In 2012, the Department of Health and Human Services reported that 5 percent of the American population is responsible for 50 percent of the nation’s total healthcare spending—a large portion of that 5 percent being chronically ill. And that expenditure is steep. Despite seeing the doctor less frequently than people in other countries, people in America generally spend more on healthcare than those in any other country. Between 2012 and 2015 the national health expenditure (spending by governments, private corporations, and individuals) more than doubled, from from $1,369.7 billion to $3,205.6 billion.
According to GLWD, medically-tailored meals can do more than nourish those who are unable to shop and cook for themselves. Addressing chronic illnesses through a focus on the social determinants of health has the potential to make a big impact on the overall cost of healthcare in the United States, particularly that top 5 percent of healthcare spenders.
“More and more research is showing that addressing people’s care and health outside of the four walls of the hospital is really key to bending the cost curve, making sure that people are healthy, and also satisfied with their healthcare,” Wassung says. “What we’re seeing across the country and more specifically in New York State is an investment in addressing the nutritional needs of the higher risk populations, and that’s because it works.”
While the American economy spends more than $60 billion per year for industry research on drugs, biotechnology and medical devices, less than $2 billion is dedicated to nutrition and prevention, says Robert Graham, MD, MPH, and an Integrative Medicine Specialist who focuses on the benefits of food for health. Compounding this problem is the fact that our healthcare system is ill-equipped for and our doctors are ill-trained in lifestyle medicine, where nutrition is of the most importance, he explains.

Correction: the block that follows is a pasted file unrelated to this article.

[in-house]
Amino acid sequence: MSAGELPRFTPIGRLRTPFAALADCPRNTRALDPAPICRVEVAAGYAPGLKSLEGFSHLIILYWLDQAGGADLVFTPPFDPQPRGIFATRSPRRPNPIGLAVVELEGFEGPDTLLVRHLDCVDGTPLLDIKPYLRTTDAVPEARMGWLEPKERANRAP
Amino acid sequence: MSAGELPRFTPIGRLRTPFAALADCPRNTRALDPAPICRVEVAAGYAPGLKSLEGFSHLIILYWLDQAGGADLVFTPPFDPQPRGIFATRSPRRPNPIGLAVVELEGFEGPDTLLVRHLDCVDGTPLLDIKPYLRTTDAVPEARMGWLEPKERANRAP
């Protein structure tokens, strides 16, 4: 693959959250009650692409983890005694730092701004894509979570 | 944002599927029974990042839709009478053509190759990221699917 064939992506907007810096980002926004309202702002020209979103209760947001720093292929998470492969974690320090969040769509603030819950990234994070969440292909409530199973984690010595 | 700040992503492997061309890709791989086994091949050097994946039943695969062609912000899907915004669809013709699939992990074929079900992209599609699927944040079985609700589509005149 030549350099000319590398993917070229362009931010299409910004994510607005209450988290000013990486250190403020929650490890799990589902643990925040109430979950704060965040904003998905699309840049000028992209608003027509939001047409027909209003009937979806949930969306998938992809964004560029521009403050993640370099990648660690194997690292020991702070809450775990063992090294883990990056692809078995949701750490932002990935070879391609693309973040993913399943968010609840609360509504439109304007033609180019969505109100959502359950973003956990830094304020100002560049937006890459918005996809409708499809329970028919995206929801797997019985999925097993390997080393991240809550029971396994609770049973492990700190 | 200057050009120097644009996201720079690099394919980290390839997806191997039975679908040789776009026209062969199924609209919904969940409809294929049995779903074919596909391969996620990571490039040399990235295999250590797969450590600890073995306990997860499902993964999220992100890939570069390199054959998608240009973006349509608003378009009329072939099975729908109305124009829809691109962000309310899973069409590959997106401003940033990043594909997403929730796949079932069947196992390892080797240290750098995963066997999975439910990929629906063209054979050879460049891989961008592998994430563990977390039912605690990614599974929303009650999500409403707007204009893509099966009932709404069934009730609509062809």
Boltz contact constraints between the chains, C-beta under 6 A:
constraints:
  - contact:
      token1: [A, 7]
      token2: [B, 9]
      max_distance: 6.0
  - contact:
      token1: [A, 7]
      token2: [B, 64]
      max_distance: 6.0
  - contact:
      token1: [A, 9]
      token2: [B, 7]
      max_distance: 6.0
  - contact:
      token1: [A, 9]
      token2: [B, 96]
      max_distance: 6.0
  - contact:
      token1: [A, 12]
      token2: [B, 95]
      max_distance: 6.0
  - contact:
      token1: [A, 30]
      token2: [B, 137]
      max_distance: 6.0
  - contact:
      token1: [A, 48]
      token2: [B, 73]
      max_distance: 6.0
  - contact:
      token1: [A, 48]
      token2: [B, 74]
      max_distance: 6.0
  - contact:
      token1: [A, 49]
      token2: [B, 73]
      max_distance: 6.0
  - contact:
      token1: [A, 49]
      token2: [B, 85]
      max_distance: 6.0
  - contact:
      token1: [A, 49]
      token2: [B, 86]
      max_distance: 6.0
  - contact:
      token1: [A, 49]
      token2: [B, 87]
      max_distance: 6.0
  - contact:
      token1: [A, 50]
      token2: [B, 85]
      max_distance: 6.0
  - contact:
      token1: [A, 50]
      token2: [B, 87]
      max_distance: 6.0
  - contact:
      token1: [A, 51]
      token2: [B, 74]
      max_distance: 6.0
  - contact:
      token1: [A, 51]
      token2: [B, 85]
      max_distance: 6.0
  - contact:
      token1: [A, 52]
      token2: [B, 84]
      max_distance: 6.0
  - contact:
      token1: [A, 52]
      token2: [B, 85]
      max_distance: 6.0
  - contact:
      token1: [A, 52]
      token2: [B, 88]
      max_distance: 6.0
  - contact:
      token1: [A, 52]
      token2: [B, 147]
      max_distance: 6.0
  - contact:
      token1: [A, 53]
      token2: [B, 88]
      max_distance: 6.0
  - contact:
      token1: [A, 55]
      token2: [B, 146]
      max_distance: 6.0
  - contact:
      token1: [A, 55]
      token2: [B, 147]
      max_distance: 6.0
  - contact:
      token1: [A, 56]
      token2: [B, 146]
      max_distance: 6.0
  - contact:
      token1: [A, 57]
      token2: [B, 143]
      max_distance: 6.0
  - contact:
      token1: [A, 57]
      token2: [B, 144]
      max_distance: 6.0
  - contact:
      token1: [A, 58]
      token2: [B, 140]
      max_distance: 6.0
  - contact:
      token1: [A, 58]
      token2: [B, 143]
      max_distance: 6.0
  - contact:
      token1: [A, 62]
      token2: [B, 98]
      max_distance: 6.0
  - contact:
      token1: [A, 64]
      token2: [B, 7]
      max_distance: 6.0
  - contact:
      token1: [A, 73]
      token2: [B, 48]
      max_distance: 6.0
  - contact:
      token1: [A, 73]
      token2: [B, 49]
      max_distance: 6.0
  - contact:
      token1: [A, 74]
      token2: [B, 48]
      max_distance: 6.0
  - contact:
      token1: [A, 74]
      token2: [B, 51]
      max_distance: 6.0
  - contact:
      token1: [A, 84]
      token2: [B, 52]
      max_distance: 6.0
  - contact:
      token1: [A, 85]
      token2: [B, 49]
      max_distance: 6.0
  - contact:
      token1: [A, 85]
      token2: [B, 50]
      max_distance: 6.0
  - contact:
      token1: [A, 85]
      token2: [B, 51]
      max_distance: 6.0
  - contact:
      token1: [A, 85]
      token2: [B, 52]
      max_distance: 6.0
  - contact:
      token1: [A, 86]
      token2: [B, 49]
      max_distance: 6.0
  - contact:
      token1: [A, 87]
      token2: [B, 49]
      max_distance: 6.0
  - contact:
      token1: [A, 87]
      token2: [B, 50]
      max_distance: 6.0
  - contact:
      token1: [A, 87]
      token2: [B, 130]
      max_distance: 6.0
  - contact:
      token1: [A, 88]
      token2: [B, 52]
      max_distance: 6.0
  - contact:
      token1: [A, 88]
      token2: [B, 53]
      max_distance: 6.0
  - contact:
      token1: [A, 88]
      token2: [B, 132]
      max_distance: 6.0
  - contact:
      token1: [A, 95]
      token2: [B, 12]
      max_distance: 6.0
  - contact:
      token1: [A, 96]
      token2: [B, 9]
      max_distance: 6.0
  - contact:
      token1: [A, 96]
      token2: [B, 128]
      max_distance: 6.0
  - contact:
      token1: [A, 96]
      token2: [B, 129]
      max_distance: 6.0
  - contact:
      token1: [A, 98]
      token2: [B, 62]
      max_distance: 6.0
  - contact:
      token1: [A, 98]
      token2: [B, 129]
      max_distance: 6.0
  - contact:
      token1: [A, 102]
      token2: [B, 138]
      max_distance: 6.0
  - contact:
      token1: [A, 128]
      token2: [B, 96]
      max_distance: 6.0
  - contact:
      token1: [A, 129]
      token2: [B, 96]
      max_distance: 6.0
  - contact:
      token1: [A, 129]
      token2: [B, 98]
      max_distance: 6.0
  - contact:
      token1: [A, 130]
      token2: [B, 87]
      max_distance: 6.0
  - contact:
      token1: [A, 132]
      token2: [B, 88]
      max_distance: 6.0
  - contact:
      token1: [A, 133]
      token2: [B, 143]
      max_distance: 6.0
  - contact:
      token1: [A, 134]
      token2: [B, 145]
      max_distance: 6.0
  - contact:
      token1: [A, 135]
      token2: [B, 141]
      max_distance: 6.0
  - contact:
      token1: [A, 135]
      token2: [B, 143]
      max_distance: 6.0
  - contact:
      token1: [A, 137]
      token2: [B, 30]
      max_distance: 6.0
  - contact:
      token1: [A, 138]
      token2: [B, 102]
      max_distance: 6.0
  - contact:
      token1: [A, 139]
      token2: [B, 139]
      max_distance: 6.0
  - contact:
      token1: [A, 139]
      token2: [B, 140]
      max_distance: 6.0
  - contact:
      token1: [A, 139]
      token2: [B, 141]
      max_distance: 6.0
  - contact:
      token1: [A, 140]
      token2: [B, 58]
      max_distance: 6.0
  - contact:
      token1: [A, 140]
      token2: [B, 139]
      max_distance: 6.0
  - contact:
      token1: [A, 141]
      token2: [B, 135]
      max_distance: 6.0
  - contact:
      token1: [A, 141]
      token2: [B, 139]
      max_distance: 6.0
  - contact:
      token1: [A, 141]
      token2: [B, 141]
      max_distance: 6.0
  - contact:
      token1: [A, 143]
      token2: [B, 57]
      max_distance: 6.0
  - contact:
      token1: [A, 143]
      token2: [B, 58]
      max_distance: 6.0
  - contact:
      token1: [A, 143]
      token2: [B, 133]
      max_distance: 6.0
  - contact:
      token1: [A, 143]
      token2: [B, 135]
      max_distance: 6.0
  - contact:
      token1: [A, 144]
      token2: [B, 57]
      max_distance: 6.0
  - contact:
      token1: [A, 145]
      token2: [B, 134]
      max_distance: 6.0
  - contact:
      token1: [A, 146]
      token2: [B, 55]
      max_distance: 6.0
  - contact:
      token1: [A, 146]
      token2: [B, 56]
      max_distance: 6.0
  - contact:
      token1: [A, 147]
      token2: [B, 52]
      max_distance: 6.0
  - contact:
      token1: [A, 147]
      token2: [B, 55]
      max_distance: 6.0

A 2013 study published by the National Institutes of Health estimated that, “if all states had increased by 1 percent the number of adults age 65 or older who received home-delivered meals in 2009 under Title III of the Older Americans Act, total annual savings to states’ Medicaid programs could have exceeded $109 million.”
As a case in point, a study by the Metropolitan Area Neighborhood Nutrition Alliance (MANNA) of Pennsylvania compared 65 MANNA patients to a similar group of patients who did not receive medically-tailored meals and found that those who did had 55-percent lower healthcare costs, 37-percent shorter hospital stays, and a 50-percent lower chance of being hospitalized to begin with than those who did not.
Nutrition has a significant impact on disease prevention, but healthcare expenditure in the United States continues to focus on treatment and management rather than prevention. In 2006, three-fourths of U.S. health spending was directed toward treating chronic diseases. “Almost two-thirds of the growth in spending is attributable to Americans’ worsening health habits, particularly the epidemic rise in obesity,” according to Health Affairs. “The U.S. care delivery system favors paying for treatment of chronic diseases rather than preventing them in the first place.”
Now, the Trump administration is proposing further budget cuts for 2019 to many public assistance programs that support those preventative measures. How could this affect increasing national health expenditure numbers?
Connecting those in need to healthy food is an important aspect of overall healthcare that doesn’t get very much federal support—even before any proposed budget cuts. Turning the American healthcare system’s focus to prevention, rather than treatment and management, doesn’t seem likely through the current administration’s policies. But an increasing public interest, and solid research to support it, does have potential to push the needle in this direction.
There are many things people can do to help connect those in need to nutritious meals. In New York City, Citymeals on Wheels, City Harvest, and GLWD are always accepting volunteers. Support those organizations that have proven outcomes and rely on in-kind donations, such as the above and Wholesome Wave, whose produce-prescription program empowers doctors to write prescriptions for fruits and vegetables. Every donation and every act of volunteering counts. While any cut to federal support is negative, many of these organizations, including GLWD, stay afloat primarily because of corporate and private donations. This support is now more important than ever.
And read past the headlines to stay informed. Call your representative to make your voice heard about charitable budget cuts. The House released the 2018 Farm Bill proposal, which contains significant implications for SNAP recipients including new work requirements, last month. Ensuring that nutritious meals reach the tables of those in need requires involvement from all players in the system—policymakers, activists, civilians, nonprofits, and corporations alike.